Already well versed in going eight- or nine-deep during any given game, Kansas men’s basketball coach Bill Self said Wednesday he was dabbling with the idea of pushing KU’s rotation to double digits during the upcoming season.
On one hand, Self believes that doing so will be easy. The longtime KU coach said at Big 12 media day that he could not recall having 14 players with similar talent levels on the same roster.
On the other hand, Self said trying to disperse the minutes in a way that takes advantage of everyone’s talents without disrupting the overall flow and chemistry of the team would be more difficult.
“The challenge to me is how do you get from 14 to 10,” Self said while assessing his lineup. “Trying to determine who’s going to actually play will be the challenge.”
Typically, when KU has played two big men in the past, Self has played a maximum of four bigs and five guards in his regular rotation. Oftentimes, the total number has shrunk to eight or even seven.
But with so many new faces and intriguing options on this team, which will enter the season as the Big 12 favorite and ranked third in the nation, Self said he could envision playing at least one more body on a regular basis.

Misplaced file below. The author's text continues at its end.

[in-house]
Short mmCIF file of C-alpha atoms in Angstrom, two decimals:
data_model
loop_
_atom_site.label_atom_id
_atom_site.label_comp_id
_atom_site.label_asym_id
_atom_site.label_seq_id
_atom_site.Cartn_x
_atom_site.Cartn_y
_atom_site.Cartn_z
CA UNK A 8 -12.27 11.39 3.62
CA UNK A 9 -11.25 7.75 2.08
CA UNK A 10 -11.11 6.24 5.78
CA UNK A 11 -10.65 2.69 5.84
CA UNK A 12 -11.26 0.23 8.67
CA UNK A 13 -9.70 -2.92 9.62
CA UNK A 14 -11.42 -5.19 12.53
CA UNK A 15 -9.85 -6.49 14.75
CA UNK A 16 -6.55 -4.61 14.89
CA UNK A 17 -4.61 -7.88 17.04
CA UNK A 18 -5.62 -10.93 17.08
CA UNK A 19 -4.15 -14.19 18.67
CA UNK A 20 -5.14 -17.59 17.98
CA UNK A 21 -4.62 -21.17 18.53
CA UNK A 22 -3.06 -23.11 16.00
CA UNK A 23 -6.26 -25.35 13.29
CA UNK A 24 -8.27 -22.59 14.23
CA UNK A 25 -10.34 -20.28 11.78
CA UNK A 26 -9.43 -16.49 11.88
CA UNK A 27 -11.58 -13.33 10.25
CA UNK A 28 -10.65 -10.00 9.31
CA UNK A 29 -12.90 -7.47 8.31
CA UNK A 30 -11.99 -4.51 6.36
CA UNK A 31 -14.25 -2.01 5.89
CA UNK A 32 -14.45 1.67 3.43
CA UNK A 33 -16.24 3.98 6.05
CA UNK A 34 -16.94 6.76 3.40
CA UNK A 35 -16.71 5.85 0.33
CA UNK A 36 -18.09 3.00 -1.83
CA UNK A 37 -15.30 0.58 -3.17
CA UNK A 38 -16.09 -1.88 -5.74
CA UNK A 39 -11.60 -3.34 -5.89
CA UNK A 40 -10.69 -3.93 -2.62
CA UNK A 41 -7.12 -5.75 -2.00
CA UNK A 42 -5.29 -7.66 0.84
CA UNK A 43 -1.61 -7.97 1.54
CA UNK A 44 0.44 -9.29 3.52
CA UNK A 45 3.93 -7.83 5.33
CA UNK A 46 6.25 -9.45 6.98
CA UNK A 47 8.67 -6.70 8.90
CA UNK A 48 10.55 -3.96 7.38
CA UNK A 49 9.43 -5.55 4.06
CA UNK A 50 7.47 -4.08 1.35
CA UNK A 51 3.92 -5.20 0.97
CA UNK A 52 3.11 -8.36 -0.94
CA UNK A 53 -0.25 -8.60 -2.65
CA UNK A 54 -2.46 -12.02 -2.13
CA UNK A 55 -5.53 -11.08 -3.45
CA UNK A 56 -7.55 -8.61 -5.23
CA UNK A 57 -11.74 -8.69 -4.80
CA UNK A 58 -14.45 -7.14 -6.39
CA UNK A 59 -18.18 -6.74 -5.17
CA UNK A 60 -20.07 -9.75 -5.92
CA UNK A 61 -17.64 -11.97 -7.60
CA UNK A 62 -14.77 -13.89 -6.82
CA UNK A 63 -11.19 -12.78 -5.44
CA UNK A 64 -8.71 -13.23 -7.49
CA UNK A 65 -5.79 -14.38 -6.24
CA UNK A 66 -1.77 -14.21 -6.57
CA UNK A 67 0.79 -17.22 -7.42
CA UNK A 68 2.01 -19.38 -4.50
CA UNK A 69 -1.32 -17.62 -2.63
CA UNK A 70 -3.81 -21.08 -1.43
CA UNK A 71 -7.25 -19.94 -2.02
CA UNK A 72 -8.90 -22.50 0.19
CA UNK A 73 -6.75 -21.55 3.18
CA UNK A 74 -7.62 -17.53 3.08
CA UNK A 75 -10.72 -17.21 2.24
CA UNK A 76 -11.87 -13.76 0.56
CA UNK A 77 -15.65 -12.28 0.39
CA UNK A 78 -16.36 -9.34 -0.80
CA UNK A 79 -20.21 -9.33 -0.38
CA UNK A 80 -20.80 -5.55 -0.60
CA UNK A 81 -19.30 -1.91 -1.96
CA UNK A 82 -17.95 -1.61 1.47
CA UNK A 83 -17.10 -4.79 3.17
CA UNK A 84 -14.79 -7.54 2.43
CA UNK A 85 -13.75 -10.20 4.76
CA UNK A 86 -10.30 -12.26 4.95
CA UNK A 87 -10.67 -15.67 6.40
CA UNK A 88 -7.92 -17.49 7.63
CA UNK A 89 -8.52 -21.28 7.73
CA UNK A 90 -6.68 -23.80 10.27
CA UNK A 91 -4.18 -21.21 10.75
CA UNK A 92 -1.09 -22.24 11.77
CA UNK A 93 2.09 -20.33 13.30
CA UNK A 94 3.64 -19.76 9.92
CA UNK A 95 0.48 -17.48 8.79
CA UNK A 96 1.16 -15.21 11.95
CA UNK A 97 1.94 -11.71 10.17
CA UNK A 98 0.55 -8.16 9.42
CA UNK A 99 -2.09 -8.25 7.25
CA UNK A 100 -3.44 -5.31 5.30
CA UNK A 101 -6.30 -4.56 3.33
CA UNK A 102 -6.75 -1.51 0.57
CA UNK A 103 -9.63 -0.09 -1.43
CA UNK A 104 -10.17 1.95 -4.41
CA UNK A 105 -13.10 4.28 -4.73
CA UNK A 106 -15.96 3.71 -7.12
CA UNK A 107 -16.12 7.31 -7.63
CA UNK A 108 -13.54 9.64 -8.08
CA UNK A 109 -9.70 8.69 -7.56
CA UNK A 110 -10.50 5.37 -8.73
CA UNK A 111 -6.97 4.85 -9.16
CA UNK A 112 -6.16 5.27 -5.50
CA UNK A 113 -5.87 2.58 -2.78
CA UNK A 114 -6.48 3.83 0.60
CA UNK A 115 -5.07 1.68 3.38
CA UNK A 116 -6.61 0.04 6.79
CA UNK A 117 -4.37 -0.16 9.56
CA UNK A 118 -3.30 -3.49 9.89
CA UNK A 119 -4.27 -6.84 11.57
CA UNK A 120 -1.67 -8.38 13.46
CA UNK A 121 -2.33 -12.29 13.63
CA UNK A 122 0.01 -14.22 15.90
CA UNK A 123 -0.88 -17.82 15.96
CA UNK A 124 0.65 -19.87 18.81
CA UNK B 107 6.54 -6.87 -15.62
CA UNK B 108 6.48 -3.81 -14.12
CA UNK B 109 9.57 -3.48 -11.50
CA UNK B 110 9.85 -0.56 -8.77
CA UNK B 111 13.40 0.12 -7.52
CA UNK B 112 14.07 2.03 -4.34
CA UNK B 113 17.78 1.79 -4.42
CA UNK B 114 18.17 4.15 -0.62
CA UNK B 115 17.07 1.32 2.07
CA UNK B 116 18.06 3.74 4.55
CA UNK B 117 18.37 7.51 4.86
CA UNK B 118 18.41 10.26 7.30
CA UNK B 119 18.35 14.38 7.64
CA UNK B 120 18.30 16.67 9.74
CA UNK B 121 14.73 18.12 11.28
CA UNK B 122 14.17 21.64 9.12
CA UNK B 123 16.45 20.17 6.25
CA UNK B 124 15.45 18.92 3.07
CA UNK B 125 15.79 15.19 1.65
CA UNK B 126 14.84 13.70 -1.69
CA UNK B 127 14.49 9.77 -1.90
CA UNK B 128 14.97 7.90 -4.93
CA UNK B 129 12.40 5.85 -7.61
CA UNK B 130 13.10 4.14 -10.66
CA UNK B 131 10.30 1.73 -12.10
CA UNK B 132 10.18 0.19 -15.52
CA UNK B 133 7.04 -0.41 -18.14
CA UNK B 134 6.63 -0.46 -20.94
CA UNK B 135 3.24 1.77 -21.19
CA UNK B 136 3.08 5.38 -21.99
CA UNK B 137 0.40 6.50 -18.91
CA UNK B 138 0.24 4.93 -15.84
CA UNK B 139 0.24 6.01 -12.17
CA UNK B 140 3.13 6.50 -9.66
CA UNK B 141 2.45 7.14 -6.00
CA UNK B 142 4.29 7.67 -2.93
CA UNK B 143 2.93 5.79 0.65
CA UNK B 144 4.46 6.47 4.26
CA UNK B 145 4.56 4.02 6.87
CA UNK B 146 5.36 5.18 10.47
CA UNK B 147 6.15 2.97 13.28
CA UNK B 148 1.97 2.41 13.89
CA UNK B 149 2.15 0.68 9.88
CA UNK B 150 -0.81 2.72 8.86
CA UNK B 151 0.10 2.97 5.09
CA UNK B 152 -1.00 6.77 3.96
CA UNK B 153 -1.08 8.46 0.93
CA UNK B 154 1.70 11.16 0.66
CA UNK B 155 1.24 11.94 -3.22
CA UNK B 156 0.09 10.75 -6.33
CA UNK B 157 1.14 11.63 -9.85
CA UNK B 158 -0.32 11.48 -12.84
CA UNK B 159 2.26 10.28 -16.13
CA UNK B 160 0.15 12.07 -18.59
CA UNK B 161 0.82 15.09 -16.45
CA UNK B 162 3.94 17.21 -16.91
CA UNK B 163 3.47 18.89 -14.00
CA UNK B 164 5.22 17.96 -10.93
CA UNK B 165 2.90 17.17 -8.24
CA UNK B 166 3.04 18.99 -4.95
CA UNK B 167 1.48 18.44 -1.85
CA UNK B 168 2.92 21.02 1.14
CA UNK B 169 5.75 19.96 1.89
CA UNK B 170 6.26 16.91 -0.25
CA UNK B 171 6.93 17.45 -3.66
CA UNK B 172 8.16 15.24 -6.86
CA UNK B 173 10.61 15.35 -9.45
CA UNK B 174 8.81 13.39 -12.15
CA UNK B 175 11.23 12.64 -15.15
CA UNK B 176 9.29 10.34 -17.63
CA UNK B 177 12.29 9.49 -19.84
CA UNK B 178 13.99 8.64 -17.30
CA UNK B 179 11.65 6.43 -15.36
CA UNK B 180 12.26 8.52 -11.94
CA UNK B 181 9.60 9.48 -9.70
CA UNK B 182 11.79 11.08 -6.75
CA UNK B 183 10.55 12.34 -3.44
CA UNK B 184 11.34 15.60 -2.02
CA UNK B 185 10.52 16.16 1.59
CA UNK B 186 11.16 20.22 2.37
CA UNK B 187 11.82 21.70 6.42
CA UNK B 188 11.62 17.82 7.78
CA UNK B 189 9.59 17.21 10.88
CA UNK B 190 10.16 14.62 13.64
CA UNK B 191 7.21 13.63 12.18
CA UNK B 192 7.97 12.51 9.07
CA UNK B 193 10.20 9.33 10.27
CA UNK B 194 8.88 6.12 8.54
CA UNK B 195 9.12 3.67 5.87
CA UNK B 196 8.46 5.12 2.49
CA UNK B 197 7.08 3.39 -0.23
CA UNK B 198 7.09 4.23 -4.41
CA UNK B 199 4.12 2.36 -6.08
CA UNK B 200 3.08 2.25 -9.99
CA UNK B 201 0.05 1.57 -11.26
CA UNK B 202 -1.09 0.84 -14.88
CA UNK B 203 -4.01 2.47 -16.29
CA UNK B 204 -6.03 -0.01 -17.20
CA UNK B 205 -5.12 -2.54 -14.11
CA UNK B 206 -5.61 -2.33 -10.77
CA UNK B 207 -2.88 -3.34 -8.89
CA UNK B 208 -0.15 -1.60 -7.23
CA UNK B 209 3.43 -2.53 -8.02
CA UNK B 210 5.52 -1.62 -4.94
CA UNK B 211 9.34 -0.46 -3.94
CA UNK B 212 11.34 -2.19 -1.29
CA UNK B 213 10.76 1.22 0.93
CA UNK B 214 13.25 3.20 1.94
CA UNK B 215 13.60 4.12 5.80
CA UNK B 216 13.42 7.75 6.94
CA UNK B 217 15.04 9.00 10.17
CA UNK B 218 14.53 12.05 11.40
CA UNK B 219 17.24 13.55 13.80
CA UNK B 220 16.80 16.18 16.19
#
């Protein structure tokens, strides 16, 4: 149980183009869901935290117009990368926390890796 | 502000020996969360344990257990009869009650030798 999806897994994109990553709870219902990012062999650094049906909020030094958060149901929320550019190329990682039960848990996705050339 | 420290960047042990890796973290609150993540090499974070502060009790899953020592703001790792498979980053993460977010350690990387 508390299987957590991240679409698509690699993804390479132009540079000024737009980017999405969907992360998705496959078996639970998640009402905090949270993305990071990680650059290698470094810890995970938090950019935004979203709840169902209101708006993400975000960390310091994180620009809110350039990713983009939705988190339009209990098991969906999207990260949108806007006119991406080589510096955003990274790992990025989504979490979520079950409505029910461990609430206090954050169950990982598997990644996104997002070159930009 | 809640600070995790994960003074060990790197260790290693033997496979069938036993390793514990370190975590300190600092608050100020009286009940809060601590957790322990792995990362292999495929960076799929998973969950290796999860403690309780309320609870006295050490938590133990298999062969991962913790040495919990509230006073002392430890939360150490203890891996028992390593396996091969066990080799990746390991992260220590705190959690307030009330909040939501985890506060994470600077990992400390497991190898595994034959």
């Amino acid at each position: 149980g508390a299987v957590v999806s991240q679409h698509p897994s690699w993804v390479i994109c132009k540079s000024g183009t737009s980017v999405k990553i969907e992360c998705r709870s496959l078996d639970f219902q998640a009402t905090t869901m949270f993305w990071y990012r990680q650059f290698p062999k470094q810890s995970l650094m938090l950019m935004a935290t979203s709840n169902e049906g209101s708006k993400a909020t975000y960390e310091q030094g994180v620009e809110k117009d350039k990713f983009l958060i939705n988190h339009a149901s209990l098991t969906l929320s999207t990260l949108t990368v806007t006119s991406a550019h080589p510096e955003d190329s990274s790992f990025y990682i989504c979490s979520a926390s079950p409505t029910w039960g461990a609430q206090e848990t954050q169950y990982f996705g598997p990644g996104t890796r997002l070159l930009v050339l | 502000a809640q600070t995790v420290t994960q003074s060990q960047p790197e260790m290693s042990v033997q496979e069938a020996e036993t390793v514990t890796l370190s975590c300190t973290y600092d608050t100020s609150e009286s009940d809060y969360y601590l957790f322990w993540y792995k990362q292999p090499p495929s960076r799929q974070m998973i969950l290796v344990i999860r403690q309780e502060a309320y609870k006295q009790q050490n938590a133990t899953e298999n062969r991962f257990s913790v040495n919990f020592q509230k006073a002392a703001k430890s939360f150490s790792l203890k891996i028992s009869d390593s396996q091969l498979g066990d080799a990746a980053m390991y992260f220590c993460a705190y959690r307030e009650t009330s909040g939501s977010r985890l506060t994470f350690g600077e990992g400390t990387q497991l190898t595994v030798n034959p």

Who that will be, or even what position, remains to be seen and likely will come down to matchups. If KU plays small — four or five guards — there could be more opportunity for freshman guard Bobby Pettiford to get some regular run.
If KU plays bigger, or even if the Jayhawks elect to go super-small and put a guard-type player at the 5, that could create a bigger opportunity for freshmen KJ Adams or Zach Clemence.
Both, Self said Wednesday, have been among the top newcomers in terms up picking things up quickly and grasping the style and philosophy KU utilizes.
“I love our roster,” Self said. “I’m not downplaying that at all. But (we) don’t have a roster that people are looking at (as) top-10 picks, lottery picks, things like that. We’ve got a bunch of guys that are good basketball players.”
Thus far, during some demanding practices, they all have received plenty of reps.
“Right now, there’s nobody unhappy because in practice you have to play 10,” Self said. “Sometimes the people that are on the court in practice just feel like that's the way it will be in a game. (But) in a game, you can only play five.”
KU’s first two game-like opportunities — Oct. 30 in a closed-door scrimmage at Tulsa and Nov. 3 in an exhibition game against Emporia State — will give Self and his staff a better idea of what works, what doesn’t and how things fit.
“I still think we probably have to get into the season to see how all that will play out,” Self said. “But if we don't have that mentality, that we put winning first — if we win enough we’ll all benefit from it — then this team won't be as good as it can be. All our best teams in the past have always had that mentality.”